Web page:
Melissa Benoit

What causes cystic fibrosis...how do the genetic changes affect the body?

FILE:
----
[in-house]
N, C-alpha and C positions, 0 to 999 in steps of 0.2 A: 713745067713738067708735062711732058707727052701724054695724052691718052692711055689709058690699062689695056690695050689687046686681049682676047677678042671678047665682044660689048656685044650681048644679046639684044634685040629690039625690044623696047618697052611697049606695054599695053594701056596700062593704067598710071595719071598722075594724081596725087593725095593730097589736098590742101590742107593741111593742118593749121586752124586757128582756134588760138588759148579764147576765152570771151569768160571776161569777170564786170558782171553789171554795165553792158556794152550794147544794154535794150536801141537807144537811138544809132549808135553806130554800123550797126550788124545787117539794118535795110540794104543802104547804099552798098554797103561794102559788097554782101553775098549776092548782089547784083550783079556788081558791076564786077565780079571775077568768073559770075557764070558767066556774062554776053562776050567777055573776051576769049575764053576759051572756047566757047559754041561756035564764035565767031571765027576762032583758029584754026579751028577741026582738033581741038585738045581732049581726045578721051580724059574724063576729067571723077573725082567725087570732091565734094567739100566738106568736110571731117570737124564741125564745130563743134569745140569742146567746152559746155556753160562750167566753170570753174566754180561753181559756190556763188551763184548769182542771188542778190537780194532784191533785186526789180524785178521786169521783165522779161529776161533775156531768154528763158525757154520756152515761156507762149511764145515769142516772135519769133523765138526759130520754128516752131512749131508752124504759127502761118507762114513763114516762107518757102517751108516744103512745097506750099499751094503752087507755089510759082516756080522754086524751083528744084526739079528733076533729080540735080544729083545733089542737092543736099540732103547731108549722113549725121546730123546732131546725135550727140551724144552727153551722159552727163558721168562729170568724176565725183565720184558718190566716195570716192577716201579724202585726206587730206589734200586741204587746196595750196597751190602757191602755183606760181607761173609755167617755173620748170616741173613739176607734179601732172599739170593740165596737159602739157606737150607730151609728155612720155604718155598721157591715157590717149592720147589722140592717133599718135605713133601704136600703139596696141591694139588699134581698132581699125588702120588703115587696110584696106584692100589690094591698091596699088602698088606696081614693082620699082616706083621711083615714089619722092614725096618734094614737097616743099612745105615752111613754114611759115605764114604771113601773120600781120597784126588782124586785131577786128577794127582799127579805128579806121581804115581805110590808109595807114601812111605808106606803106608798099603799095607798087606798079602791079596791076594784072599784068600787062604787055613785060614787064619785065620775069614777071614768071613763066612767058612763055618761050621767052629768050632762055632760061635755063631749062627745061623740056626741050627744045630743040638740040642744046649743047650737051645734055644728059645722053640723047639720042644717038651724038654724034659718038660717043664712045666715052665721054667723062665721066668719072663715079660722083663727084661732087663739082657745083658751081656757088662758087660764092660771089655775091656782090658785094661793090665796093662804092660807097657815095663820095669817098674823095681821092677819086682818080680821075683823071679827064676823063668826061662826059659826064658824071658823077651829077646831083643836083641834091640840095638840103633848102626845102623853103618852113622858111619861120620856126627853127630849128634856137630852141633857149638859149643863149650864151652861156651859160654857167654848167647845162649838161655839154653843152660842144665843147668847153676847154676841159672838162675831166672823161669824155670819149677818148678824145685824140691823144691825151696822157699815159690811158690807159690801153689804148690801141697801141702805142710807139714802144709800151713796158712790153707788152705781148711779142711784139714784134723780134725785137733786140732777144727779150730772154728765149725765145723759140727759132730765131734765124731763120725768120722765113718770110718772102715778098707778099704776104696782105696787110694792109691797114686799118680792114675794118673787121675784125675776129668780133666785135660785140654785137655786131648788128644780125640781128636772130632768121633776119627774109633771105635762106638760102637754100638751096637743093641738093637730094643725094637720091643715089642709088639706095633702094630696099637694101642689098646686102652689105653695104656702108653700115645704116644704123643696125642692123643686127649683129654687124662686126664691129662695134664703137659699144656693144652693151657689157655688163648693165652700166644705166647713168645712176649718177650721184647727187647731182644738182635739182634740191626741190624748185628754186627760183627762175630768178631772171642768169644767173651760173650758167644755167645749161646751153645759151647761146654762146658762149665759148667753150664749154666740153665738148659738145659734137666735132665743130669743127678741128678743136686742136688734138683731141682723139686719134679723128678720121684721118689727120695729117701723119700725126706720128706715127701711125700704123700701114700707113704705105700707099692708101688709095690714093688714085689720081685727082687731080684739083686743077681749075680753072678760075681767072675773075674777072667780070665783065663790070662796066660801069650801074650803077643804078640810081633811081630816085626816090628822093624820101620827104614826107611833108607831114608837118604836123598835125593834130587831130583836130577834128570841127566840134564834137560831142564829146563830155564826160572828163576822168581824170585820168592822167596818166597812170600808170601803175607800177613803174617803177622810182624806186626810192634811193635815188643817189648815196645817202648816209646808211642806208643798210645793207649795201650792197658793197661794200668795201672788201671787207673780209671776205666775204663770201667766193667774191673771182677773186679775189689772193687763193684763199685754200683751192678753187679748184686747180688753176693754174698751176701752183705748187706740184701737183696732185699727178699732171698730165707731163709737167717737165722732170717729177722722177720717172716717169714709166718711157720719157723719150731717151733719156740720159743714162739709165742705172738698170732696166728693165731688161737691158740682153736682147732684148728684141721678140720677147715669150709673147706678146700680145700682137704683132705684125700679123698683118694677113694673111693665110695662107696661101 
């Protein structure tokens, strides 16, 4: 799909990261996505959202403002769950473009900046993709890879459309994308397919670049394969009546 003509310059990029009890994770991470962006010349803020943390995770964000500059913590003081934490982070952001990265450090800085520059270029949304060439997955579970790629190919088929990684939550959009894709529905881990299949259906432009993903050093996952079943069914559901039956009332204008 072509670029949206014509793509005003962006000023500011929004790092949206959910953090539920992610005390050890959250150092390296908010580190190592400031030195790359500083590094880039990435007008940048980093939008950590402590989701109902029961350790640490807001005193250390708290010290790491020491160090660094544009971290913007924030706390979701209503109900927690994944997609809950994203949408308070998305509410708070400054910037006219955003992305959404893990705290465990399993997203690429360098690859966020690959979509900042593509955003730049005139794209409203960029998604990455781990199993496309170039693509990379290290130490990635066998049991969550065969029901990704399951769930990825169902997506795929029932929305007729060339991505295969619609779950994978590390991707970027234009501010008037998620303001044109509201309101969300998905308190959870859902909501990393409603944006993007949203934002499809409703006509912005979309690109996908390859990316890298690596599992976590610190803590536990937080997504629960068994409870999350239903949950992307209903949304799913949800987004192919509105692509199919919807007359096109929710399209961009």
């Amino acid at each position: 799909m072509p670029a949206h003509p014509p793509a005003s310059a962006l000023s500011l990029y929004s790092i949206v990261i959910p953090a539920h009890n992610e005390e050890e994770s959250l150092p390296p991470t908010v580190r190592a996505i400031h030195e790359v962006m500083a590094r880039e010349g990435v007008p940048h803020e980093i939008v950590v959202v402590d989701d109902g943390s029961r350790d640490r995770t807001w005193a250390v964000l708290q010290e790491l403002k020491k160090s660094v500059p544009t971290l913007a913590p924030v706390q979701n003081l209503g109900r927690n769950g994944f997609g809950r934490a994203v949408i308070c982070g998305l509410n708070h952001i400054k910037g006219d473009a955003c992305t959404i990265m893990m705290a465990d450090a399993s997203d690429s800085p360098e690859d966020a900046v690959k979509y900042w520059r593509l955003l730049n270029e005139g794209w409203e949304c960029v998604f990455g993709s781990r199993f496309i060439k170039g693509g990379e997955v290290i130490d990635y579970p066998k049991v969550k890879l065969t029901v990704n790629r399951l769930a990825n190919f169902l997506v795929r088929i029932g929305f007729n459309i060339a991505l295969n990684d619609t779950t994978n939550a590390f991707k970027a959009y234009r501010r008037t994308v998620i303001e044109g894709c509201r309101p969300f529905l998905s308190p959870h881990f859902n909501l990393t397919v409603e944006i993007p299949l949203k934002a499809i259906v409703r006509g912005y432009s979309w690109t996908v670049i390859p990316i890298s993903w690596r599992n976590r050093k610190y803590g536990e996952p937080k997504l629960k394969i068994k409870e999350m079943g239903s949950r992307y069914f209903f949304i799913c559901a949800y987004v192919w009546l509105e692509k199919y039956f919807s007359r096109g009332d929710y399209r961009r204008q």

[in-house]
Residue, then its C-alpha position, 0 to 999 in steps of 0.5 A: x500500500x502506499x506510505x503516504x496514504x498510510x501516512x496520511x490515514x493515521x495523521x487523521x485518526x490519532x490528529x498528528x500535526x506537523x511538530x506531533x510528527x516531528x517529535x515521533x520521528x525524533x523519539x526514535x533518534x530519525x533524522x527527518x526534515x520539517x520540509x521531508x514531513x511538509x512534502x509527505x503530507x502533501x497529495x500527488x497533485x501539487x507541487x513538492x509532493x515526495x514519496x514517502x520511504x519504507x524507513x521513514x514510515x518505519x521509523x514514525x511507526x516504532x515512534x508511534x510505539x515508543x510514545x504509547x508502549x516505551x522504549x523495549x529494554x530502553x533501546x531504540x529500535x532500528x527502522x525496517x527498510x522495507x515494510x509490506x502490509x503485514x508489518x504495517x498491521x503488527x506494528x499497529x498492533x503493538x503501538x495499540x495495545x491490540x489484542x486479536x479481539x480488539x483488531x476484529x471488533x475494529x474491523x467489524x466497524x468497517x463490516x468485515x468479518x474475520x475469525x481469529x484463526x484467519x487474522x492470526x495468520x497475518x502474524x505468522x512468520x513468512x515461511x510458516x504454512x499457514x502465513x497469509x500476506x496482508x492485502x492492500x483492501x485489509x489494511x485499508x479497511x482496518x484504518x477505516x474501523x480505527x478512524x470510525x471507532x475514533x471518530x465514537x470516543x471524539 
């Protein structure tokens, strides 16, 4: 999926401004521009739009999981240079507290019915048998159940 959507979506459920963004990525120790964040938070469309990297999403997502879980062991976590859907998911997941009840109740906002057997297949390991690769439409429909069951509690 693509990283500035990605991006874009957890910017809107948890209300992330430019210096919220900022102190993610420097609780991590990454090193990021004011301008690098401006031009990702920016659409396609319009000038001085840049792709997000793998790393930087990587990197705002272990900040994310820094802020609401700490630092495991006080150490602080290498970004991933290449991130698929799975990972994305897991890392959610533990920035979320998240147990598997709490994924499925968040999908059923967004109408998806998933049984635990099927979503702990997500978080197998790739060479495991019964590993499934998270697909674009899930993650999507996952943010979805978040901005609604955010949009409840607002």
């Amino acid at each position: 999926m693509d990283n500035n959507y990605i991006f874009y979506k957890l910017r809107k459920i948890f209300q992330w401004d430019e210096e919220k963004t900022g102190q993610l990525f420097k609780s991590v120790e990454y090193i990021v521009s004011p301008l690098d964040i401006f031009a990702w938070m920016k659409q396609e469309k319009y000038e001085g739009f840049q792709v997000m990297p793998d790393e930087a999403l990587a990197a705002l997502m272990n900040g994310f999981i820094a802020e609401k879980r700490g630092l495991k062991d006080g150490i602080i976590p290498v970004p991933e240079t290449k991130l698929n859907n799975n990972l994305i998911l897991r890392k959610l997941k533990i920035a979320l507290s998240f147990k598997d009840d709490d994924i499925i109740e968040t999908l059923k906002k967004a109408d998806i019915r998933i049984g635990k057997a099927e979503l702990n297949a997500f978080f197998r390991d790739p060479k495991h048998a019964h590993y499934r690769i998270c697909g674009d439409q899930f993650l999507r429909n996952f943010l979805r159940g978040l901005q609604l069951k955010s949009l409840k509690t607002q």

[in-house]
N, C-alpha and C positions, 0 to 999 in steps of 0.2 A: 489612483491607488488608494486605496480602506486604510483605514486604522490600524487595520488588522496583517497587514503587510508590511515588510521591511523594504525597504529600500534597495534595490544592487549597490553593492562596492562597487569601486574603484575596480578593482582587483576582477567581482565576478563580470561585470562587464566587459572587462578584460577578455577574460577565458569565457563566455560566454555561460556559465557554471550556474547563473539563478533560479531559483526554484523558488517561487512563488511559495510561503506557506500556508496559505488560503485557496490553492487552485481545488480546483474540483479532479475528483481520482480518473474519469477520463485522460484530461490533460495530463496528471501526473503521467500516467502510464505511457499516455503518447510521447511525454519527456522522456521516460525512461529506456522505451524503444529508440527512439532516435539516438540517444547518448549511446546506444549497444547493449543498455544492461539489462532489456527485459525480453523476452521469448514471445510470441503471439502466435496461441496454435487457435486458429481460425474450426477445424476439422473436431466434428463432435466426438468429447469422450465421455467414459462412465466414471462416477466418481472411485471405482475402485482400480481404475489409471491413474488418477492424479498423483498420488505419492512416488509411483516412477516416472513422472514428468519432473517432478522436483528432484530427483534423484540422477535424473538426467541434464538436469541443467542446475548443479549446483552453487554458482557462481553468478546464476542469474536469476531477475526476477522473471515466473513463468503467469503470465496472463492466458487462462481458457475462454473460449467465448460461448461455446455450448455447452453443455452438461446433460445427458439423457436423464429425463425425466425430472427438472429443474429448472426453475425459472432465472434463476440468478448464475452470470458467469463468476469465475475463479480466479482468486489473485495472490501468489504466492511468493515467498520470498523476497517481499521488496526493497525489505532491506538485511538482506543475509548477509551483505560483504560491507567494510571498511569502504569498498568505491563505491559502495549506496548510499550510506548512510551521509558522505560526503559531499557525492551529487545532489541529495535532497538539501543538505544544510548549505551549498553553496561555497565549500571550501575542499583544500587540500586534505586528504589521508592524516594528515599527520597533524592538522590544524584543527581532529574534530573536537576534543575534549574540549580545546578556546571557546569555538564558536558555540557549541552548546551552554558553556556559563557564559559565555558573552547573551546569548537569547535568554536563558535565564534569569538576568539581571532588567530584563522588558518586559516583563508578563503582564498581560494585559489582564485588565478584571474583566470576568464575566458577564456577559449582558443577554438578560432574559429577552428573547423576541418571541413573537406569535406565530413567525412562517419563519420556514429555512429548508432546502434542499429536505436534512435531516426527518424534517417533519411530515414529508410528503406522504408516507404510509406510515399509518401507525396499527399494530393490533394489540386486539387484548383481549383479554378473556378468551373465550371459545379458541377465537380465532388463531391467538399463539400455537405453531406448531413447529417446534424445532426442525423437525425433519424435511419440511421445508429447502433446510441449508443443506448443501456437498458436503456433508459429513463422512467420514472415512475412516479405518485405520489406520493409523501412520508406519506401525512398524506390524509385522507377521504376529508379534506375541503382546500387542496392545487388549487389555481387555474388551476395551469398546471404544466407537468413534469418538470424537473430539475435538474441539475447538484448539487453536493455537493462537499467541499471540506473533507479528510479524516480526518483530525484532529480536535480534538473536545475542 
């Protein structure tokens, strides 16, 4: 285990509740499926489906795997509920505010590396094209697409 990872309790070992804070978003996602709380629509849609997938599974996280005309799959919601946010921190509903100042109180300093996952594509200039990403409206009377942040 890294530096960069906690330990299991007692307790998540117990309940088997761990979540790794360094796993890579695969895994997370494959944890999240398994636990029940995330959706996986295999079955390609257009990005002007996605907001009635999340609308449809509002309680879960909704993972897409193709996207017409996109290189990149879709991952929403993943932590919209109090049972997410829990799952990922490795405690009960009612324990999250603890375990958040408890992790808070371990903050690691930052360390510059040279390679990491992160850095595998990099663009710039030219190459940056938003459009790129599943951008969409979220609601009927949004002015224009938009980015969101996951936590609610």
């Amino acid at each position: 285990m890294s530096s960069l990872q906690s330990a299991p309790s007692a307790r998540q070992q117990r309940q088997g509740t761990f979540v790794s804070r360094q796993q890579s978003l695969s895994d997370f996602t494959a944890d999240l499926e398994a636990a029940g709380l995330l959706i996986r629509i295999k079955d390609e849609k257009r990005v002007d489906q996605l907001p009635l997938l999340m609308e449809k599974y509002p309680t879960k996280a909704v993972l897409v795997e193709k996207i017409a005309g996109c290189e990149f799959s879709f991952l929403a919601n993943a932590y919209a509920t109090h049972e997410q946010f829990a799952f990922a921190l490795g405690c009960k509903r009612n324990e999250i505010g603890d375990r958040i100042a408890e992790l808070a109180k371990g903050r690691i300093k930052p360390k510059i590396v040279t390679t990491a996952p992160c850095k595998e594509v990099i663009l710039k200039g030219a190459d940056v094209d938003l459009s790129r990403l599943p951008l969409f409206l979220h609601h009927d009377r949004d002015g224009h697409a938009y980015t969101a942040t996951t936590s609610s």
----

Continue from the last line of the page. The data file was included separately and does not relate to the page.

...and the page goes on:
The CFTR protein sits in the cell membrane and acts as a channel for chloride, moving it out of the cell, which in turn causes sodium to move into the cell. By maintaining this sodium-chloride (salt) fluid layer in the airways of the lungs, the mucous is kept thin and it is easier to clear from the lungs. When CFTR protein is absent or not working properly, the mucous becomes dehydrated, thick and does not move easily out of our airways. This thick mucous layer lacks oxygen and creates the perfect environment for certain bugs to thrive in your lungs. As bacteria enter the airways, our body works to fight these bacteria with our immune system. Unfortunately, the immune system is unable to clear the bacteria that are trapped in the thick mucous layer and over time these immune cells cause inflammation in the lungs. The chronic inflammation results in damage to the lungs creating a viscous cycle of infection and inflammation. Antibiotics work to decrease the number of bacteria within the lungs which results in less inflammation. Other inhaled medications can be given to thin the mucous and make it easier to clear the secretions from the lungs.